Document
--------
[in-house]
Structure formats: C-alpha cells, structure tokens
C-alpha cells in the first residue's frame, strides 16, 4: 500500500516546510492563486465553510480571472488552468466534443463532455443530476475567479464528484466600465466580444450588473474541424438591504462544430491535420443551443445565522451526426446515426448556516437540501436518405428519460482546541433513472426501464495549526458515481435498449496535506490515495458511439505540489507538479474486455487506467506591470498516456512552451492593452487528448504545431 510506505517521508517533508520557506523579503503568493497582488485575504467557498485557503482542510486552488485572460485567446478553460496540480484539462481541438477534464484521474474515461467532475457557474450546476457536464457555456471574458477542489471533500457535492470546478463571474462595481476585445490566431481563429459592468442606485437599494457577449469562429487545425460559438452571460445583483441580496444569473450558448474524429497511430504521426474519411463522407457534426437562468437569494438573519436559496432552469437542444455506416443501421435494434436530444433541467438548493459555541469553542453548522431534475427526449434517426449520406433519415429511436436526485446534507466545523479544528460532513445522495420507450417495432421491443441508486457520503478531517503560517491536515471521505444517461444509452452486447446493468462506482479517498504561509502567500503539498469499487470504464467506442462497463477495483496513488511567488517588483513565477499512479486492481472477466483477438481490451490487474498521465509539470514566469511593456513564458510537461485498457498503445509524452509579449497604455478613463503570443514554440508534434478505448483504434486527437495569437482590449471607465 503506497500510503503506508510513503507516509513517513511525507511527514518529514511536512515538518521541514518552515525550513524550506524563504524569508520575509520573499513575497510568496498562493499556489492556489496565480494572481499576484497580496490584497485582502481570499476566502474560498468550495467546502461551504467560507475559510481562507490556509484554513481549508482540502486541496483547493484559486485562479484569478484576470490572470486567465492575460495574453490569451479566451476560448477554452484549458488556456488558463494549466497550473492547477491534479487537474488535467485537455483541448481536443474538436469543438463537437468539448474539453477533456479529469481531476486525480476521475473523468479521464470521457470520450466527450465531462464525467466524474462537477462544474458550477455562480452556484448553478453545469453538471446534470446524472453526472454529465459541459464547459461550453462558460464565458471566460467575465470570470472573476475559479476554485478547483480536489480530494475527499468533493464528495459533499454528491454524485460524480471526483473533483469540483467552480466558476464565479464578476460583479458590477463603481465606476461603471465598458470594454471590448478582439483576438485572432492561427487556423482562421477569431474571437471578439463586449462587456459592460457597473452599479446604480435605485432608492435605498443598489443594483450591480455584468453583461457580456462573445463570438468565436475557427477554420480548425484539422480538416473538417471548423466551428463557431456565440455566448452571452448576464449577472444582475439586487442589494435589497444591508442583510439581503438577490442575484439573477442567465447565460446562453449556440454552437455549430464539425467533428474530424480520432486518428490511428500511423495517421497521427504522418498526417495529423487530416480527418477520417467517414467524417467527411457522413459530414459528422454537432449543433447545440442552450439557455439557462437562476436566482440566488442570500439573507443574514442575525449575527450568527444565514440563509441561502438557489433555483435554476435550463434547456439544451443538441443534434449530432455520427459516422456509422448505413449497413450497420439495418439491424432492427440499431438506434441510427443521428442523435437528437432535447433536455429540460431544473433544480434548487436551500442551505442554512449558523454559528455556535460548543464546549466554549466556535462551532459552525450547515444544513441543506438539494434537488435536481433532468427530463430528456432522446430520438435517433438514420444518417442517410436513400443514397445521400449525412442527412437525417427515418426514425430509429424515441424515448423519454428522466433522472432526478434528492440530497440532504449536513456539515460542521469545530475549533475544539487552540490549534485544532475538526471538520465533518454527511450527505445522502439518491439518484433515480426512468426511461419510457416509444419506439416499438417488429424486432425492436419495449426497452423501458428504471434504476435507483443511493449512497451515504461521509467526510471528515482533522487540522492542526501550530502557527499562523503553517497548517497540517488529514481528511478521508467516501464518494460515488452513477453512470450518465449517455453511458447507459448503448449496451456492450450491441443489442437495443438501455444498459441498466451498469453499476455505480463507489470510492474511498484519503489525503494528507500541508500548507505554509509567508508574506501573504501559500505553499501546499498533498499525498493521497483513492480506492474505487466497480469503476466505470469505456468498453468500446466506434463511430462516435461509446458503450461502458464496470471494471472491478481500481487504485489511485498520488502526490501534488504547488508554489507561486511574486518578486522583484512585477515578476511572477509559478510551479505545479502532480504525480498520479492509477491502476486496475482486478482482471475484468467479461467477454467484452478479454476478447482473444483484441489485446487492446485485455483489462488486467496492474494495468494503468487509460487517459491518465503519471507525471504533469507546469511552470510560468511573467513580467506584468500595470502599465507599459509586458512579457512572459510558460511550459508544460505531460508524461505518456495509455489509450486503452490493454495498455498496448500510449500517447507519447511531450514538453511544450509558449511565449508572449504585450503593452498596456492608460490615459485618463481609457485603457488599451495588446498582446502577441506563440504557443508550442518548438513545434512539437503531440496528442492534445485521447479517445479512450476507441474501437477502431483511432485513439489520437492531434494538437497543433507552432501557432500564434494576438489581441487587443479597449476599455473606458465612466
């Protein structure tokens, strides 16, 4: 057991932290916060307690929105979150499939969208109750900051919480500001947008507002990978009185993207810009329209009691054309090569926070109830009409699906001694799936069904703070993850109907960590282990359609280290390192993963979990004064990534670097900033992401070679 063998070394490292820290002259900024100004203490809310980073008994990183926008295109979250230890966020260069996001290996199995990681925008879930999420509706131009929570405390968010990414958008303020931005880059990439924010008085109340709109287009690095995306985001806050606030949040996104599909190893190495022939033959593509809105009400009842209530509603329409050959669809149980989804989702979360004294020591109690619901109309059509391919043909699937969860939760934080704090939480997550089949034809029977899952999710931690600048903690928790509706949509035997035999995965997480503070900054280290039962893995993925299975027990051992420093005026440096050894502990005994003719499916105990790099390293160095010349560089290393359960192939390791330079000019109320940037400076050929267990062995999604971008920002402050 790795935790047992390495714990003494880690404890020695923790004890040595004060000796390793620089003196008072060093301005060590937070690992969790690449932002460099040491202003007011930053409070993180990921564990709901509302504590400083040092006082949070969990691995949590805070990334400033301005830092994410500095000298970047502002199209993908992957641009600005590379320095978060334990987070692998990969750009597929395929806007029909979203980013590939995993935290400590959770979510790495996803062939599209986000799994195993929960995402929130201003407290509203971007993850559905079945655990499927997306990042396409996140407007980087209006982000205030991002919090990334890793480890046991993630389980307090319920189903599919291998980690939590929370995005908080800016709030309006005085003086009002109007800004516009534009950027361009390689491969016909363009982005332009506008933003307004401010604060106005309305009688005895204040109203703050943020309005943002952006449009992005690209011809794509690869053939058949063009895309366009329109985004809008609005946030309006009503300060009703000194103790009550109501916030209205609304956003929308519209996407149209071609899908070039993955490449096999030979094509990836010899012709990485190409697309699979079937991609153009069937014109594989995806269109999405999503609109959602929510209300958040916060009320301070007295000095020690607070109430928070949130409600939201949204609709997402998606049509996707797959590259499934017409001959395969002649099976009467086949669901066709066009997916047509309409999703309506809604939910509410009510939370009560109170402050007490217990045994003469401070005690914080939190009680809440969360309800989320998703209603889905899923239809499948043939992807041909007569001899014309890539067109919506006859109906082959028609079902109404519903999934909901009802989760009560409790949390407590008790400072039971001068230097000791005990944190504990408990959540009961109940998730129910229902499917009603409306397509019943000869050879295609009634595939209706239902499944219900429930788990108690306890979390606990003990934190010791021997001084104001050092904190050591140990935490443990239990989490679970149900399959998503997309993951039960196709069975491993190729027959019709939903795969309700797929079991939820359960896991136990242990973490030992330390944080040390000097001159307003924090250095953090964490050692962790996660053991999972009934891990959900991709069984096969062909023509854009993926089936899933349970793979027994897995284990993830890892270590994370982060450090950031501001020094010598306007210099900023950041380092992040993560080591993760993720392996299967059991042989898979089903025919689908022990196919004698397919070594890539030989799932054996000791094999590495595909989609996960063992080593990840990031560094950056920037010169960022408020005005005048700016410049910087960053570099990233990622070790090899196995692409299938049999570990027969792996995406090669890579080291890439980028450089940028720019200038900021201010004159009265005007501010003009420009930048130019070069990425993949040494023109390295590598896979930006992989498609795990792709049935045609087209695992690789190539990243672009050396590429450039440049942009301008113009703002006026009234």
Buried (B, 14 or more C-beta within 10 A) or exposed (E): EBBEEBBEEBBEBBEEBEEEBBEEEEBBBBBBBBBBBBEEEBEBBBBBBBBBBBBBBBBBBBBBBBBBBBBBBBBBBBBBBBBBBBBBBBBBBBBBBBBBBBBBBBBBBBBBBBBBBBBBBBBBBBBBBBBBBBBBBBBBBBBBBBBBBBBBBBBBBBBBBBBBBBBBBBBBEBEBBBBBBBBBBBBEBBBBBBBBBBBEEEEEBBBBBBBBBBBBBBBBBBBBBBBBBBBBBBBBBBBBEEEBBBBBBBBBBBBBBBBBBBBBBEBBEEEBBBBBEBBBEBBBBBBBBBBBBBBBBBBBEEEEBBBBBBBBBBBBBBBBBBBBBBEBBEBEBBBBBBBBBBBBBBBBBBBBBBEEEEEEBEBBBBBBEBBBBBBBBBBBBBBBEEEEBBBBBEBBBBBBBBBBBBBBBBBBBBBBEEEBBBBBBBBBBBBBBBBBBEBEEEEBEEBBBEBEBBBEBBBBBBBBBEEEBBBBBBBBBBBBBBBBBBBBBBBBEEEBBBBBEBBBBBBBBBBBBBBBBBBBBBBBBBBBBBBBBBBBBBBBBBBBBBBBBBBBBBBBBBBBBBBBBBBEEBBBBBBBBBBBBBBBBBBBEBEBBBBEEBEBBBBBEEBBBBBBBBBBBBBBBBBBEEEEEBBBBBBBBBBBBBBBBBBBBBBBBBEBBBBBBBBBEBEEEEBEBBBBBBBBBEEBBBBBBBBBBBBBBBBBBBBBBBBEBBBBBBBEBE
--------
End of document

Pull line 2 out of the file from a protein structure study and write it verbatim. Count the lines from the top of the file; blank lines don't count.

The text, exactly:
Structure formats: C-alpha cells, structure tokens